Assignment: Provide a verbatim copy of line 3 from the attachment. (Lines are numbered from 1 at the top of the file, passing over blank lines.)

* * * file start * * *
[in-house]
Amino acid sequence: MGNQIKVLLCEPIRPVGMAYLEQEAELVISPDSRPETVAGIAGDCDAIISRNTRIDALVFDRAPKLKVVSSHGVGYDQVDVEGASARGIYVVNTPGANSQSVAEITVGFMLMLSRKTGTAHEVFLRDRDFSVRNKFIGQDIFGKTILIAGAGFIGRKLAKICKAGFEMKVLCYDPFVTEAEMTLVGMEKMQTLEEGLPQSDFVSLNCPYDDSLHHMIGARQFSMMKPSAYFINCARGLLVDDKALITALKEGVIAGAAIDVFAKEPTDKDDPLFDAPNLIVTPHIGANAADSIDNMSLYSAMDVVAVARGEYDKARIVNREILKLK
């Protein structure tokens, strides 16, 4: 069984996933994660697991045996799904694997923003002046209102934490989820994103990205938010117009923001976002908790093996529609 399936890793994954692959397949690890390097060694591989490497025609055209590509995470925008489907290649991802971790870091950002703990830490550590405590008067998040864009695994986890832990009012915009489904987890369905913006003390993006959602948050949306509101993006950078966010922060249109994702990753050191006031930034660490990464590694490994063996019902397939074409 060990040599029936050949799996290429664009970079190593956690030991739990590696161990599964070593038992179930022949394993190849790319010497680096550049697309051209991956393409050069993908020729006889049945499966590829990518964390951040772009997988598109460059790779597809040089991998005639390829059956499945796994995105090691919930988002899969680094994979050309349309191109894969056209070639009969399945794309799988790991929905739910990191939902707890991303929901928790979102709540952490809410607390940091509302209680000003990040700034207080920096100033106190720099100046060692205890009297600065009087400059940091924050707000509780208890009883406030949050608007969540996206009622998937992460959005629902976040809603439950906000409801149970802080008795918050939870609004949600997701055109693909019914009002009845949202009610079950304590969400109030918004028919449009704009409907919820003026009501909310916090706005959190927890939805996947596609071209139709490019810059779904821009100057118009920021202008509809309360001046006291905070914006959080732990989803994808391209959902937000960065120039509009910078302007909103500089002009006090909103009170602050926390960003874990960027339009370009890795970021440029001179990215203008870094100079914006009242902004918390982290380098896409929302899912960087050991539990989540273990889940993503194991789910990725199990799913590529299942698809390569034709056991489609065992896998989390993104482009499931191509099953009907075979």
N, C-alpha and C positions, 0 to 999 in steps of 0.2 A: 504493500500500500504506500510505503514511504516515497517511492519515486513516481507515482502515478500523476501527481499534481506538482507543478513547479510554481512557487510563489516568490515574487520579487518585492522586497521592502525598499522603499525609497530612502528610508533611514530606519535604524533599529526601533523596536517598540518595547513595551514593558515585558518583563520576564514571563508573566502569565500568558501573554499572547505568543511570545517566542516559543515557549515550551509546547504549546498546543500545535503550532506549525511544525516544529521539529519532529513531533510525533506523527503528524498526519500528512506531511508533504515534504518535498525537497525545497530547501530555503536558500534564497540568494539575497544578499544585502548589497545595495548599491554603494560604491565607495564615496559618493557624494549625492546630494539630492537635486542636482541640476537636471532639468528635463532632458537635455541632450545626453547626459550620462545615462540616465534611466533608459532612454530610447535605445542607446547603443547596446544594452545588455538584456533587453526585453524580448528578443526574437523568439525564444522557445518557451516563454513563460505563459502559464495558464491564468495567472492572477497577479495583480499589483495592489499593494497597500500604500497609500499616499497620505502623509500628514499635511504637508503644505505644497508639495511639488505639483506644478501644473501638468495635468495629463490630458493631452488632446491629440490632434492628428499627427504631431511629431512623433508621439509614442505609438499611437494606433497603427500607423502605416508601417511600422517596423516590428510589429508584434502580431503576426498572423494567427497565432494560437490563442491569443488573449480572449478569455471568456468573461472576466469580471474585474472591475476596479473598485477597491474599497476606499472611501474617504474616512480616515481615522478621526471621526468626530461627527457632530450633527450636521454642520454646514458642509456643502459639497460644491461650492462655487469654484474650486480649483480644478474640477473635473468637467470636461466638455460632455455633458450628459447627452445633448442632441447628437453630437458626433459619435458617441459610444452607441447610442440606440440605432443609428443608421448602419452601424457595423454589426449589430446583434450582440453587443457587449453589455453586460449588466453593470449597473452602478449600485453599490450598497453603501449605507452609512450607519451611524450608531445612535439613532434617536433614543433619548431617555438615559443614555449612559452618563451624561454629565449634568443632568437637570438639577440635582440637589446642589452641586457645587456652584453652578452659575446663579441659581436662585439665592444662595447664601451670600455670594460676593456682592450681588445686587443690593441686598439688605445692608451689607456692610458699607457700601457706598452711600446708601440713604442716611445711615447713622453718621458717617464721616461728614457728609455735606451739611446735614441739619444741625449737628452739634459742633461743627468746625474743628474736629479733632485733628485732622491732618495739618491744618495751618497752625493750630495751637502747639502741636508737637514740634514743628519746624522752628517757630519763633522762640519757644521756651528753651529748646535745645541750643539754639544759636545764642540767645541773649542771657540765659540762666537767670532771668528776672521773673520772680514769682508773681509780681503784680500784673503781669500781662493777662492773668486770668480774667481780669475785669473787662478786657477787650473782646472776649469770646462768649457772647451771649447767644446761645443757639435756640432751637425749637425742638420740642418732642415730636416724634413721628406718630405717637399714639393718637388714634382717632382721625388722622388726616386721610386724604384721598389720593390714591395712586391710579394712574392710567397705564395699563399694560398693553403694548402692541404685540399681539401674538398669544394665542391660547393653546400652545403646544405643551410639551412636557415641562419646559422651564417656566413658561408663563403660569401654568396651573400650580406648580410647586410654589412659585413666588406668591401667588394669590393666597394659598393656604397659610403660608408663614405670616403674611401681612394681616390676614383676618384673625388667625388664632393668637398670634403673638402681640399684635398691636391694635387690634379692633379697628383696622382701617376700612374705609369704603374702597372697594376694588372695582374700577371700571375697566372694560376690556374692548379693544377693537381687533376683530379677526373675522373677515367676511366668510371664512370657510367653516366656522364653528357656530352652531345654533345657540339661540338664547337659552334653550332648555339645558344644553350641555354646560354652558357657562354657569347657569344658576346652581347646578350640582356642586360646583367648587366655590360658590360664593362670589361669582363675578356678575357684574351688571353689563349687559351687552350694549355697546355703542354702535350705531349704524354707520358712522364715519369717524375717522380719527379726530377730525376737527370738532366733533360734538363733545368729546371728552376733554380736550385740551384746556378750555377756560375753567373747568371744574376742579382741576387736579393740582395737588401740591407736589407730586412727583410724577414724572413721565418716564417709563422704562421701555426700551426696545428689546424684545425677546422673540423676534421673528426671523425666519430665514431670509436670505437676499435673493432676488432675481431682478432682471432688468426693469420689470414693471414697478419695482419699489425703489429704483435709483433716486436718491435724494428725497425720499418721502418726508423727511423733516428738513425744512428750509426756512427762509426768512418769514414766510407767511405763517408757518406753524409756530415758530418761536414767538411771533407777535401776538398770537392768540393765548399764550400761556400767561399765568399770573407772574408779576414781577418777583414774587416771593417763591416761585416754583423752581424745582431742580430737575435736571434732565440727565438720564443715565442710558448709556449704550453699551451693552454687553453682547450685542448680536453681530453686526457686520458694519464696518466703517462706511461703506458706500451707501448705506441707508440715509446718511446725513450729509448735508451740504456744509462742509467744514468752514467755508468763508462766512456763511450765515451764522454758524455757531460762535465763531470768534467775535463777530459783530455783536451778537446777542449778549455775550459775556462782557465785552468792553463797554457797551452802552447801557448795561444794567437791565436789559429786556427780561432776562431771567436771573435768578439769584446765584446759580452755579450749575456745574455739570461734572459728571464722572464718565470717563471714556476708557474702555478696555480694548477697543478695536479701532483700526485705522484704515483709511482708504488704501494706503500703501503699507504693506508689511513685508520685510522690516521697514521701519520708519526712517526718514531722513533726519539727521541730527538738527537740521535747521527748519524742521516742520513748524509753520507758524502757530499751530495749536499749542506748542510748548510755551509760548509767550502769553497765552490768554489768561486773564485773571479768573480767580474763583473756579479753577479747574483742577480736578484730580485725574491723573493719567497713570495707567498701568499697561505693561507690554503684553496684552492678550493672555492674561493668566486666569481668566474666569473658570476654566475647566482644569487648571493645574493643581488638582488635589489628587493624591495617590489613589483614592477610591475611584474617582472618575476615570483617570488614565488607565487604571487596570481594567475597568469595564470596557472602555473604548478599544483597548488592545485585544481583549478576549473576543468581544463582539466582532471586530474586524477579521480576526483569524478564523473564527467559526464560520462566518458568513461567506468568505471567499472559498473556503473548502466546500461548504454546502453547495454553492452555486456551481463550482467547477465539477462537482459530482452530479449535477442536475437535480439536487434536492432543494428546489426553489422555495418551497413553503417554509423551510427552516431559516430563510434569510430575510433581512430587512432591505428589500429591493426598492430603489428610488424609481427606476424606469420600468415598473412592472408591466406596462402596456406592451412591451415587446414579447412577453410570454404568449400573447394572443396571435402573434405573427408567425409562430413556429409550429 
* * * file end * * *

């Protein structure tokens, strides 16, 4: 069984996933994660697991045996799904694997923003002046209102934490989820994103990205938010117009923001976002908790093996529609 399936890793994954692959397949690890390097060694591989490497025609055209590509995470925008489907290649991802971790870091950002703990830490550590405590008067998040864009695994986890832990009012915009489904987890369905913006003390993006959602948050949306509101993006950078966010922060249109994702990753050191006031930034660490990464590694490994063996019902397939074409 060990040599029936050949799996290429664009970079190593956690030991739990590696161990599964070593038992179930022949394993190849790319010497680096550049697309051209991956393409050069993908020729006889049945499966590829990518964390951040772009997988598109460059790779597809040089991998005639390829059956499945796994995105090691919930988002899969680094994979050309349309191109894969056209070639009969399945794309799988790991929905739910990191939902707890991303929901928790979102709540952490809410607390940091509302209680000003990040700034207080920096100033106190720099100046060692205890009297600065009087400059940091924050707000509780208890009883406030949050608007969540996206009622998937992460959005629902976040809603439950906000409801149970802080008795918050939870609004949600997701055109693909019914009002009845949202009610079950304590969400109030918004028919449009704009409907919820003026009501909310916090706005959190927890939805996947596609071209139709490019810059779904821009100057118009920021202008509809309360001046006291905070914006959080732990989803994808391209959902937000960065120039509009910078302007909103500089002009006090909103009170602050926390960003874990960027339009370009890795970021440029001179990215203008870094100079914006009242902004918390982290380098896409929302899912960087050991539990989540273990889940993503194991789910990725199990799913590529299942698809390569034709056991489609065992896998989390993104482009499931191509099953009907075979």